In an encouraging stride towards environmental conservation, representatives from 185 nations gathered during the Seventh Global Environment Facility (GEF) Assembly in Canada to unveil a groundbreaking initiative – the Global Biodiversity Framework Fund (GBFF). This innovative fund aims to galvanize support from governments, philanthropists, and the private sector, bolstering investments in the protection and revitalization of endangered species and ecosystems. These natural treasures face imminent peril from phenomena such as wildfires, flooding, extreme weather events, and unchecked urban expansion.
The GEF Assembly in Vancouver marked the official launch and endorsement of the GBFF, with Canada and the United Kingdom leading the way by announcing initial contributions of 200 million Canadian dollars and 10 million pounds, respectively.
This monumental event, which brought together 1,500 global leaders from various sectors, including government, business, academia, and civil society, emphasized the urgency of addressing ecological challenges. Notably, it took place amid British Columbia’s record wildfire season and at the onset of a predicted historic hurricane season in North America, fueled by record ocean temperatures in the Pacific and Atlantic.
Carlos Manuel Rodríguez, CEO and Chairperson of the Global Environment Facility, remarked, “Countries have come together in Vancouver to turn things around for the health of the planet and its people. This is a hugely positive moment that will be remembered far into the future. We have shown at the Seventh GEF Assembly that even in difficult conditions – with wildfire smoke as our backdrop – we can move forward to build a more biodiverse planet for everyone’s benefit.”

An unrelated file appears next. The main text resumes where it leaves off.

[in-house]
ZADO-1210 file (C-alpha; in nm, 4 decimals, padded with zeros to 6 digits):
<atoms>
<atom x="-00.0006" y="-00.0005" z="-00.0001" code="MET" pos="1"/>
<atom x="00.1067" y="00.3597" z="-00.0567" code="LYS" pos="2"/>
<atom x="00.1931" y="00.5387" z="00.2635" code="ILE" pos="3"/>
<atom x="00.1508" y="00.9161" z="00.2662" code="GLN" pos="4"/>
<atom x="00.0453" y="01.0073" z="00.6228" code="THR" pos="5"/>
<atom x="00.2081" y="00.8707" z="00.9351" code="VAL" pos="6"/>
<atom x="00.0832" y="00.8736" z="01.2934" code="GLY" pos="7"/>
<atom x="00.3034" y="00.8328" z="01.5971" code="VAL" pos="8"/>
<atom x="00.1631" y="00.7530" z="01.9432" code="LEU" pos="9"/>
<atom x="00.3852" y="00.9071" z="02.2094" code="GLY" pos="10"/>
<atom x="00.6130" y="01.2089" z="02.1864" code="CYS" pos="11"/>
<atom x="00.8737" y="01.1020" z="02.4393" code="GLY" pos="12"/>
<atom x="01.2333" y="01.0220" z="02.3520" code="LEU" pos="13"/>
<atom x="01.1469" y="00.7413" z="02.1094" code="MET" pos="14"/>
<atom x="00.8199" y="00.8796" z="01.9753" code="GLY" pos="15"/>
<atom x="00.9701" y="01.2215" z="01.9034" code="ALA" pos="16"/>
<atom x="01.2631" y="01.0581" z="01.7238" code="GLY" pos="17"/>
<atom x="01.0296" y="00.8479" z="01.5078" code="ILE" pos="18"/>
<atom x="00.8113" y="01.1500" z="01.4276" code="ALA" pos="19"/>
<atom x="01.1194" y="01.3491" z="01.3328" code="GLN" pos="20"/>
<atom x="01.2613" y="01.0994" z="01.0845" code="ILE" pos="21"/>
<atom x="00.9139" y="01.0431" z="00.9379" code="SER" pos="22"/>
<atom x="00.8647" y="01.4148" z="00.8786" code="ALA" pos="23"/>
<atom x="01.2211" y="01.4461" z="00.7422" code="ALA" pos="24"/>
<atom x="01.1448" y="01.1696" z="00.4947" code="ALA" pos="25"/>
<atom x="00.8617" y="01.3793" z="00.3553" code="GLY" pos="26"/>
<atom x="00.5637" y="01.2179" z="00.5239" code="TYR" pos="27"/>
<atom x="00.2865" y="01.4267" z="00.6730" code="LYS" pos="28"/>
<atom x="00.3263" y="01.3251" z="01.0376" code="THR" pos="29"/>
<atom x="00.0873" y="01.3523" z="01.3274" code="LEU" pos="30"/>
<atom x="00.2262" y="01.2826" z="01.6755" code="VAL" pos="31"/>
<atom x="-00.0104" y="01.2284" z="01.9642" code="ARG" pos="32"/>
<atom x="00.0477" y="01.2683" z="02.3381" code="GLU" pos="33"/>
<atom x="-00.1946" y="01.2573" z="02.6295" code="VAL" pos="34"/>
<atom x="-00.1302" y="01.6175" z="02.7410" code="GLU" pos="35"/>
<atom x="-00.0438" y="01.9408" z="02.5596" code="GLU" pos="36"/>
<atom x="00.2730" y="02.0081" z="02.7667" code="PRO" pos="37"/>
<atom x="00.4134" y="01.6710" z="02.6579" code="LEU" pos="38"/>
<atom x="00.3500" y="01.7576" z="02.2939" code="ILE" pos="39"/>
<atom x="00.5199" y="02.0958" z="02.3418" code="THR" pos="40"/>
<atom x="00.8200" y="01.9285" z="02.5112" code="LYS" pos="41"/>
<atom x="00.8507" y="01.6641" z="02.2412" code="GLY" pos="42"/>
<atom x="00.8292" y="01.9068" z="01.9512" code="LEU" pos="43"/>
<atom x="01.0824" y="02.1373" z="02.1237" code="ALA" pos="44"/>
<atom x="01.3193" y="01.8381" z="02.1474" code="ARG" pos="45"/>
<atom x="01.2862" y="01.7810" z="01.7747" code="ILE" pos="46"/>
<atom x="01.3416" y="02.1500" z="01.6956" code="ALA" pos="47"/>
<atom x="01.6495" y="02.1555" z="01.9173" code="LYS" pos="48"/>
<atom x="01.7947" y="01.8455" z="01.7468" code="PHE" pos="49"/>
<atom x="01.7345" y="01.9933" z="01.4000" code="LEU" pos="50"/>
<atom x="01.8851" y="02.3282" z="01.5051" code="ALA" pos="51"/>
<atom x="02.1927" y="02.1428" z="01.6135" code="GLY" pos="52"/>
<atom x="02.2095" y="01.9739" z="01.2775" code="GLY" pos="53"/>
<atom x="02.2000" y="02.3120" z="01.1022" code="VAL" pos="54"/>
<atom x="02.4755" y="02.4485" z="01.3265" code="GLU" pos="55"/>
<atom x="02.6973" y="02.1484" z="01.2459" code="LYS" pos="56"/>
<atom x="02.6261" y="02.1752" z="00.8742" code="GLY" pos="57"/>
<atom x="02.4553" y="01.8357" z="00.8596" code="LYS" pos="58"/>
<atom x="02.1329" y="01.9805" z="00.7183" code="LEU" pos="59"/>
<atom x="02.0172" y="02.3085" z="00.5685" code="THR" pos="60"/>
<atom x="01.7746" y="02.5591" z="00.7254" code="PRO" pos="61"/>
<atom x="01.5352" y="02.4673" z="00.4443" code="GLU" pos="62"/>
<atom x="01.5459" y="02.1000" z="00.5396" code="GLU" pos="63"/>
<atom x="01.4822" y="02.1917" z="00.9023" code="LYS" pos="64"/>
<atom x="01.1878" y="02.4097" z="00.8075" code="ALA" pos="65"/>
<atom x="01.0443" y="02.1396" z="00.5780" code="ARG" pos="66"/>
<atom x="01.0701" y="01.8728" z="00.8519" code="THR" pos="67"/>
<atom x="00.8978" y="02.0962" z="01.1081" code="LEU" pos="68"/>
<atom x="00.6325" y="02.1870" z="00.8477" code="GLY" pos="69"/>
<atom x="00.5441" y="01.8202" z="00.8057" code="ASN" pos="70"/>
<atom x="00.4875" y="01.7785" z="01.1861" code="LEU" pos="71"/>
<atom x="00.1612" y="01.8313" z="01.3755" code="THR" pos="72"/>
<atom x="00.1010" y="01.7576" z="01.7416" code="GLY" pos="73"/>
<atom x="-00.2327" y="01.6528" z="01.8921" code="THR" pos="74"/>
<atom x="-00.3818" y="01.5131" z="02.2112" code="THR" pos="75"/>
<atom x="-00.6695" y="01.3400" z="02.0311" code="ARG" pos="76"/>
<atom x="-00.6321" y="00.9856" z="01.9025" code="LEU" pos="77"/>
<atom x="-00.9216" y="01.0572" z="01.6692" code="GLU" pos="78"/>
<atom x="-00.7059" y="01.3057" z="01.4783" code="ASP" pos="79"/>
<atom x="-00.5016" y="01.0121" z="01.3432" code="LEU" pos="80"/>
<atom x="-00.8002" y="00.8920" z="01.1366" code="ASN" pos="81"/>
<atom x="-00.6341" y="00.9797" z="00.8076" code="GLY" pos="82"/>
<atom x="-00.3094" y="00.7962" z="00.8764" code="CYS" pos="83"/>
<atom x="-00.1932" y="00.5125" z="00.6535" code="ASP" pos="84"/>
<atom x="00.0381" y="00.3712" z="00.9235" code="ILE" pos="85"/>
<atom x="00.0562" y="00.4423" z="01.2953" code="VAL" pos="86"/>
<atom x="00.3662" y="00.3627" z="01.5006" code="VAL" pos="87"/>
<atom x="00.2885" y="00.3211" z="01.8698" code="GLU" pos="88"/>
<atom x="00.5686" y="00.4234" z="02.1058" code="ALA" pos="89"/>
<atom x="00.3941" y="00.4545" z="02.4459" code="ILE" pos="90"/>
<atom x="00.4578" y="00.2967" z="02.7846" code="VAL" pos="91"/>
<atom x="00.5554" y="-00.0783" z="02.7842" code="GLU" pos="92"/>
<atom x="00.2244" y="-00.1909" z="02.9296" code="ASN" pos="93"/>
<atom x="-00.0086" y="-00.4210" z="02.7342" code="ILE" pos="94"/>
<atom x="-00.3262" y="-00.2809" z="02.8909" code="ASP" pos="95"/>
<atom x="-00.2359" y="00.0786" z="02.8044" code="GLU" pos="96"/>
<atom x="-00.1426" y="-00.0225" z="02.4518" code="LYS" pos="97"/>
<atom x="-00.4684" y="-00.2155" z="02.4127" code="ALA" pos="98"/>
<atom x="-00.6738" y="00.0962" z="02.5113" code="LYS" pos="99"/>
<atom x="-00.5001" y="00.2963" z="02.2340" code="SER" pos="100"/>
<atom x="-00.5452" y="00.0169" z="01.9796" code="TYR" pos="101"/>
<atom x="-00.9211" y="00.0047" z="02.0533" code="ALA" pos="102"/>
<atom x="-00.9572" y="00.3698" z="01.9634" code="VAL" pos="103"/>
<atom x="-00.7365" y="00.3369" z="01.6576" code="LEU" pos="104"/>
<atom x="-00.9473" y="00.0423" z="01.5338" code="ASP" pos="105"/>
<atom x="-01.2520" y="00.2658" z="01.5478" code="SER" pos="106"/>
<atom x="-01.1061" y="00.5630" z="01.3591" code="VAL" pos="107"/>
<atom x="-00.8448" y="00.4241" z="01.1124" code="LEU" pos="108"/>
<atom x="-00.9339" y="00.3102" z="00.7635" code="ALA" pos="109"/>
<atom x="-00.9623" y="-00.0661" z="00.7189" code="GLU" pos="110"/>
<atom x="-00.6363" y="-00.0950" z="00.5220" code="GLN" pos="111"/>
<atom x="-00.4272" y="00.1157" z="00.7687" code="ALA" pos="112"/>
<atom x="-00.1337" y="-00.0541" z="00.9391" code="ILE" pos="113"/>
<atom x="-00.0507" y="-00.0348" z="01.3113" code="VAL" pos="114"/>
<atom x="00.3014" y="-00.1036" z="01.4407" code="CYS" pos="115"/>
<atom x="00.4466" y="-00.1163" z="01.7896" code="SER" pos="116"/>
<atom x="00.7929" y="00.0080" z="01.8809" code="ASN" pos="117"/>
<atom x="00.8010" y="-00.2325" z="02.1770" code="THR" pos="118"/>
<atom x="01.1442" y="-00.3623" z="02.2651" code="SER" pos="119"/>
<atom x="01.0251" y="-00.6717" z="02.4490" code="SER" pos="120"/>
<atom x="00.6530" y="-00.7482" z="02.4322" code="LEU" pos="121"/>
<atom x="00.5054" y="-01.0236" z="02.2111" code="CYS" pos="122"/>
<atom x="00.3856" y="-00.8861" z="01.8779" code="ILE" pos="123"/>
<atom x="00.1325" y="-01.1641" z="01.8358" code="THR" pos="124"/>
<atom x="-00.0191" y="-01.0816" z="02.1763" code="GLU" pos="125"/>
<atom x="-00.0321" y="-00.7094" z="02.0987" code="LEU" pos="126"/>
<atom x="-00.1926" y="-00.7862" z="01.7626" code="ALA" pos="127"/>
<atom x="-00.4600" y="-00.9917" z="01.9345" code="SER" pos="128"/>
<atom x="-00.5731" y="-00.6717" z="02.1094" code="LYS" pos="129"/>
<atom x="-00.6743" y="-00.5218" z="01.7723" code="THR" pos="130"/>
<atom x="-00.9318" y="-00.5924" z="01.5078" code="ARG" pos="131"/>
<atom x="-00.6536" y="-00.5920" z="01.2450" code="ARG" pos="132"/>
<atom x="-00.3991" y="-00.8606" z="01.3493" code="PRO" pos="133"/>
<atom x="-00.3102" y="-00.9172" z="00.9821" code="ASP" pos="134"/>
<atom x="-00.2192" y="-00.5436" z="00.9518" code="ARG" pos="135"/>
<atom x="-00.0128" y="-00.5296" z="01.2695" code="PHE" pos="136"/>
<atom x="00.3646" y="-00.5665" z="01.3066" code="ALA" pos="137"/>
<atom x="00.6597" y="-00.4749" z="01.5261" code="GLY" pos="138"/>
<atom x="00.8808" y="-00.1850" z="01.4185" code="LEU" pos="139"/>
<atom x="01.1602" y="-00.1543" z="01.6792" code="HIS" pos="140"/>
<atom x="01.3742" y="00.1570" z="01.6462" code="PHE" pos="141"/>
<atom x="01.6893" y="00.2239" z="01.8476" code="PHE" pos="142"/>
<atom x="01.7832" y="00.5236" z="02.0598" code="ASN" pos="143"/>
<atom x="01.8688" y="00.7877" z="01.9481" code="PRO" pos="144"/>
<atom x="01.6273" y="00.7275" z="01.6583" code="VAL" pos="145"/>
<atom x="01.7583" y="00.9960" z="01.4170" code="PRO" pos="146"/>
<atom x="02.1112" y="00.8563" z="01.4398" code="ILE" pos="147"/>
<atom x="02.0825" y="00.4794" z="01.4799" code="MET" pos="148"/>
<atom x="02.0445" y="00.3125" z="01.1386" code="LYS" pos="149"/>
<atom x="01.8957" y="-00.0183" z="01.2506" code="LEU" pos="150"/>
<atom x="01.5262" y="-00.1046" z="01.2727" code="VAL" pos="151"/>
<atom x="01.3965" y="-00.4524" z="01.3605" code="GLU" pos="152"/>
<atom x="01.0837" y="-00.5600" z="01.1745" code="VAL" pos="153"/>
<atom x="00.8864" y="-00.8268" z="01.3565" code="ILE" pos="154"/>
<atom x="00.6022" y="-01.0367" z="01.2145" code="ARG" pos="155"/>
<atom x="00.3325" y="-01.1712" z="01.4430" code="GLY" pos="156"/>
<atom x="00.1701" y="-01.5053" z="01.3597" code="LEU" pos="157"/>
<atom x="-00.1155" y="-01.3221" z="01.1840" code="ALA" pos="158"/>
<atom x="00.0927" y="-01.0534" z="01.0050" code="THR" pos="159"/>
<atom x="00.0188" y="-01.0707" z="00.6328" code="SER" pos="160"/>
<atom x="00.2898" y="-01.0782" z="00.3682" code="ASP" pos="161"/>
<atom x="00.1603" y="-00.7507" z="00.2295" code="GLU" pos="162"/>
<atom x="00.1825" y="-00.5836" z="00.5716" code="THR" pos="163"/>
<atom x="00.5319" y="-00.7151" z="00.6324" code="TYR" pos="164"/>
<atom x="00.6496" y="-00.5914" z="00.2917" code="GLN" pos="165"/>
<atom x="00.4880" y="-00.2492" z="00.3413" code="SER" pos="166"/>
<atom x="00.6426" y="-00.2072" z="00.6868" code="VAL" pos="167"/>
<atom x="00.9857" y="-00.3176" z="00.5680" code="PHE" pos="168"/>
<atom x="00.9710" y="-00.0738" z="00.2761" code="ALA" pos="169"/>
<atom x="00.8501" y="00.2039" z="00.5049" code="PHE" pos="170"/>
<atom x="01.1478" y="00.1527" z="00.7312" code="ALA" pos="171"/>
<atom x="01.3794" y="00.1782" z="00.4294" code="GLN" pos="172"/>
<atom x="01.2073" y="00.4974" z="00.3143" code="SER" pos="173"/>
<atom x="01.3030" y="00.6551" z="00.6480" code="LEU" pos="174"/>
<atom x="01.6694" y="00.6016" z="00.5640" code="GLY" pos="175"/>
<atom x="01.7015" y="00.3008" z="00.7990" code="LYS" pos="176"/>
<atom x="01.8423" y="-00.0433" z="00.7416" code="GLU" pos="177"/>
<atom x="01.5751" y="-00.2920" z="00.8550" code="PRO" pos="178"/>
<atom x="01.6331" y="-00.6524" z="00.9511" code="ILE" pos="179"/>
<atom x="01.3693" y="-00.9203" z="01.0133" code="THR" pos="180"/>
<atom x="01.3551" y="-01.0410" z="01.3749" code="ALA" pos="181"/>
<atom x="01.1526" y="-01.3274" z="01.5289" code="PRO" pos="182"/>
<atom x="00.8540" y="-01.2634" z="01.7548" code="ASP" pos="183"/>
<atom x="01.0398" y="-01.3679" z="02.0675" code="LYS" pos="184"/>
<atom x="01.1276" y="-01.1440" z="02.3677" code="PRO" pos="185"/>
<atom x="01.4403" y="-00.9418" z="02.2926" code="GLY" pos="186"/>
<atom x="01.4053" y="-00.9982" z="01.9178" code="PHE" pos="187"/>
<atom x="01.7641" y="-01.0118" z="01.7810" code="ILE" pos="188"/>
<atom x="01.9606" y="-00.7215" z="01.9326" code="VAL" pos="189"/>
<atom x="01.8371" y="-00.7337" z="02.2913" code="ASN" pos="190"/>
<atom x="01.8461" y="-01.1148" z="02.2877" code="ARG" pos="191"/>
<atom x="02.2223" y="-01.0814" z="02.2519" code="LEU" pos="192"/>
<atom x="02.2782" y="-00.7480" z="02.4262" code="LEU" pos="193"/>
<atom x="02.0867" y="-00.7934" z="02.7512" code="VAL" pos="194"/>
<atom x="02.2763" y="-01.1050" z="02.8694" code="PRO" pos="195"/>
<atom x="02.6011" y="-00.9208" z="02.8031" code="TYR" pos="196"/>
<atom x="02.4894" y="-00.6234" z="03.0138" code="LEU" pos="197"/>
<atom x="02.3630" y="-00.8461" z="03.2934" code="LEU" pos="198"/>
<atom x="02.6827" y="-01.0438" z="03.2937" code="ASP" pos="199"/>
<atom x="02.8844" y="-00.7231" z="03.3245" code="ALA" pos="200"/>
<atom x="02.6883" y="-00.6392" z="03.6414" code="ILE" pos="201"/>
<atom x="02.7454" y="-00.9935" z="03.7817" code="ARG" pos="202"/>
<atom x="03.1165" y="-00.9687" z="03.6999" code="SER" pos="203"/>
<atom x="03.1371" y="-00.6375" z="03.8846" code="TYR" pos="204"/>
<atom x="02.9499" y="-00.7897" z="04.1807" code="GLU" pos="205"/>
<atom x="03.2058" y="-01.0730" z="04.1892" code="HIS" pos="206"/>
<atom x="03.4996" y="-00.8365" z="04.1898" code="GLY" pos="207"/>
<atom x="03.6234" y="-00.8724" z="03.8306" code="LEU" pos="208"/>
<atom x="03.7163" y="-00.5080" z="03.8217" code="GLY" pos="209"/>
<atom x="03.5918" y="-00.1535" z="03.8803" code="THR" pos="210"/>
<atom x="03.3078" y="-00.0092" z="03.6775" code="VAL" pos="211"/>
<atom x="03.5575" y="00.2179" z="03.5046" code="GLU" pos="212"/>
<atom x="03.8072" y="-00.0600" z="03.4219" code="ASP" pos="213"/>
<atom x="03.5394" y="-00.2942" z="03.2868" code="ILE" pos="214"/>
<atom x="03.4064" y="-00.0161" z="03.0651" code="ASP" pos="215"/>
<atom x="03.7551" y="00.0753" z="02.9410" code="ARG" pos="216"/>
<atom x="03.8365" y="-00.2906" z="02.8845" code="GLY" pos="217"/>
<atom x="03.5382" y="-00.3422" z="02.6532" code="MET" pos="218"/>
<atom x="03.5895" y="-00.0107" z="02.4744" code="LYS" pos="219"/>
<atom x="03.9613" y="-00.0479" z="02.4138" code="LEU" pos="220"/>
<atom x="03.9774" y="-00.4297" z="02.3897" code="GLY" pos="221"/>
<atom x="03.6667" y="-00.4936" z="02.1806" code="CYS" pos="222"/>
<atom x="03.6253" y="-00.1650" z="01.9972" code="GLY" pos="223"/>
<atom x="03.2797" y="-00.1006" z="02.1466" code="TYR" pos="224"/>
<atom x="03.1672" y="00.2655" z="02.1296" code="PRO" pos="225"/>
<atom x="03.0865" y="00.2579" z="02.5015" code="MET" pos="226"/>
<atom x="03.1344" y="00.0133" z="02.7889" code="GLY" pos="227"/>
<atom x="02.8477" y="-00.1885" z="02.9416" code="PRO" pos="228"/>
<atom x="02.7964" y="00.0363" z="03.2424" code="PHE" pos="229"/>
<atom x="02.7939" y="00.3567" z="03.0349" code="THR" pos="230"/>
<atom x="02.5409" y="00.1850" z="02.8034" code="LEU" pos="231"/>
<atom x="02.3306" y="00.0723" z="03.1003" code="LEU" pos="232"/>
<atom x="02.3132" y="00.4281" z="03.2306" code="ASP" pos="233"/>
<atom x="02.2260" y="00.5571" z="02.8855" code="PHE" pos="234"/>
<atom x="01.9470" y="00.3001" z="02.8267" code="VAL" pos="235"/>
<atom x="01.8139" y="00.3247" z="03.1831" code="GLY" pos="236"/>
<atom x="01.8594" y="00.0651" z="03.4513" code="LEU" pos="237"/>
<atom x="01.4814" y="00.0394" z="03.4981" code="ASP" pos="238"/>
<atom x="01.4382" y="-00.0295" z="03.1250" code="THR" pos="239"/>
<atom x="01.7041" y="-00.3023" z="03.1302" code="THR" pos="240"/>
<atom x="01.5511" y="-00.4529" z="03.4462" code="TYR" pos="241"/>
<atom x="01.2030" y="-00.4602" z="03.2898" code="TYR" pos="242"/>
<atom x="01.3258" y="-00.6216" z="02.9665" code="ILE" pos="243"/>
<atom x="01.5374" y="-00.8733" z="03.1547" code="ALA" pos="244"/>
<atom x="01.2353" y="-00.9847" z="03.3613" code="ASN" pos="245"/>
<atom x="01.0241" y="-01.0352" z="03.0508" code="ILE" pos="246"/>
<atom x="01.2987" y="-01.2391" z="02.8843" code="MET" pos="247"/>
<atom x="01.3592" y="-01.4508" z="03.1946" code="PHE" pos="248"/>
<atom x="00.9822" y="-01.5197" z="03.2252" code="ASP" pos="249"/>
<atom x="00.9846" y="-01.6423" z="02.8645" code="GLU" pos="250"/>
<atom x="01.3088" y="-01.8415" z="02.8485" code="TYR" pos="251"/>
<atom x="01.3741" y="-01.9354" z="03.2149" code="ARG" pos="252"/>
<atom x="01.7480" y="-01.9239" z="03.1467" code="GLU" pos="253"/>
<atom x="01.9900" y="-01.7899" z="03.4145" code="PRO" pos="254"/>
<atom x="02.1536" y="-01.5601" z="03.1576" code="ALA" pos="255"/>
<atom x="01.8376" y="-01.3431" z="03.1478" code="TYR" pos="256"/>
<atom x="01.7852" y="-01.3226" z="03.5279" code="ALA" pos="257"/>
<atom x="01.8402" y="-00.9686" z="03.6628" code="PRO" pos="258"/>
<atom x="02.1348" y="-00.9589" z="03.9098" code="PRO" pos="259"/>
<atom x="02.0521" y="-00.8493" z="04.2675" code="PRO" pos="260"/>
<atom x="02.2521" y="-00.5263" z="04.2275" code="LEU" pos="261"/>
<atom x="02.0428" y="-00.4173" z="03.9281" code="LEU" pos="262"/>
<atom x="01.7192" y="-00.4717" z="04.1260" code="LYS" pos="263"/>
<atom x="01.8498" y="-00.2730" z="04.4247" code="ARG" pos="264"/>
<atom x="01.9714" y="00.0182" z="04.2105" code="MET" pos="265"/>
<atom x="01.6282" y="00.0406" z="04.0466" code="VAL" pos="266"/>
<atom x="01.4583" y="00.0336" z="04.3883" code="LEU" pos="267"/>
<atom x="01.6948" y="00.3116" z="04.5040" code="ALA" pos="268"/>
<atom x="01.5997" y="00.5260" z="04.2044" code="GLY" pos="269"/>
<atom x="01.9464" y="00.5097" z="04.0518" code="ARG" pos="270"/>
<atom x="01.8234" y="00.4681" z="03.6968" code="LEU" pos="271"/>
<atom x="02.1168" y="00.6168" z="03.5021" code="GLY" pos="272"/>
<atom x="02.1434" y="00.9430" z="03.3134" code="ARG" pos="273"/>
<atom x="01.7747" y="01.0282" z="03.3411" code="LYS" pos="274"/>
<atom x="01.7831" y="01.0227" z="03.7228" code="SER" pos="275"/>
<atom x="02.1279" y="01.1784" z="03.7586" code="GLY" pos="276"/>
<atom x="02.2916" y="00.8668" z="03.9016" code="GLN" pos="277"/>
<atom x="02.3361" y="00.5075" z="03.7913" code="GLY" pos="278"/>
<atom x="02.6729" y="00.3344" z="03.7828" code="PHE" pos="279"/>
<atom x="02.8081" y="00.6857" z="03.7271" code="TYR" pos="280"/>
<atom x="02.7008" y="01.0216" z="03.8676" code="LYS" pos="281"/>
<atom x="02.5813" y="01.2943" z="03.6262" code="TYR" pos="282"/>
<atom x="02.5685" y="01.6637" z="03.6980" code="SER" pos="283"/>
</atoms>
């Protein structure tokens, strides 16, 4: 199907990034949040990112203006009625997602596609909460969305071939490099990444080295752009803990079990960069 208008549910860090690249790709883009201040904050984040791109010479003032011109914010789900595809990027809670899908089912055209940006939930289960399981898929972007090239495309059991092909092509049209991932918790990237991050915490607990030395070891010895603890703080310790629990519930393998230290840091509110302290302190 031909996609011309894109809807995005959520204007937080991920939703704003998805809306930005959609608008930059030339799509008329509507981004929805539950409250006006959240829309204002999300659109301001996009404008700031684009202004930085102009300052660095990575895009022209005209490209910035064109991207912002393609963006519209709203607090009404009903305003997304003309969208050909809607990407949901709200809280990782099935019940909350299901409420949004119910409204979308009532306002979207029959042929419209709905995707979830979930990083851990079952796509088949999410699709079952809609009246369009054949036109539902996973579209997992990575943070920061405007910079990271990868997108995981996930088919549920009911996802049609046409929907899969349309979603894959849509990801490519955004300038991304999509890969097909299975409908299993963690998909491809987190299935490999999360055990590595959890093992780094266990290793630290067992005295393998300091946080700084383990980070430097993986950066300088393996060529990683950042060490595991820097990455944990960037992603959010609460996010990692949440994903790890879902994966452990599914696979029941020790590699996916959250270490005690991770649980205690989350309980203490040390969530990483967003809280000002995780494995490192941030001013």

The GBFF’s ratification follows the historic agreement on global biodiversity goals known as the Kunming-Montreal Global Biodiversity Framework, reached eight months earlier at the Conference of the Parties to the Convention on Biological Diversity. This landmark accord led to the establishment of the GBFF, managed by the GEF, to support its implementation.
The GEF, comprising various funds, is committed to aiding developing countries in addressing interconnected environmental challenges, including biodiversity loss, climate change, and pollution. In June, the GEF Council greenlit the arrangements for setting up the fund during a meeting in Brazil.
Halt and reverse biodiversity los
The contributions announced in Vancouver will advance efforts to halt and reverse biodiversity loss by 2030, ultimately placing nature on a path to recovery by 2050. Ahmed Hussen, Canada’s Minister of International Development, underscored Canada’s commitment, saying, “Canada is making a significant contribution to this new fund and continuing to show our support for the GEF’s eighth replenishment to ensure the protection of our planet’s biodiversity for generations to come.”
Steven Guilbeault, Canada’s Minister of Environment and Climate Change, emphasized the importance of international cooperation in the face of environmental crises, stating, “Canada’s longstanding partnership with the GEF is central to our efforts and underscores our shared commitment to collaboration and climate action.”
United Kingdom Nature Minister Trudy Harrison also highlighted the collaborative effort, saying, “Our initial contribution to the Global Biodiversity Framework Fund showcases the United Kingdom’s ongoing dedication to protecting our planet’s natural diversity – and through vital international cooperation we are paving the way for a more sustainable future for our planet.”
Support for Indigenous communities
The GBFF will mobilize and allocate resources from public, private, and philanthropic sources, prioritizing the sustainability of biodiversity and ecosystems. Up to 20 percent of its resources will support initiatives led by Indigenous communities for biodiversity protection, with additional emphasis on aiding Small Island Developing States and Least Developed Countries, which will receive over a third of the fund’s resources.
Lucy Mulenkei, Co-Chair of the International Indigenous Forum on Biodiversity, expressed her appreciation for the fund’s commitment to Indigenous Peoples and local communities, stating, “The creation of this fund and its commitment to supporting Indigenous Peoples and local communities is an important and clear recognition of the fundamental role they have had for generations protecting biodiversity.”
David Cooper, Acting Executive Secretary of the Convention on Biological Diversity, welcomed the fund’s ratification and donor contributions, emphasizing the world’s transition from agreement to action in the pursuit of the Kunming-Montreal Global Biodiversity Framework.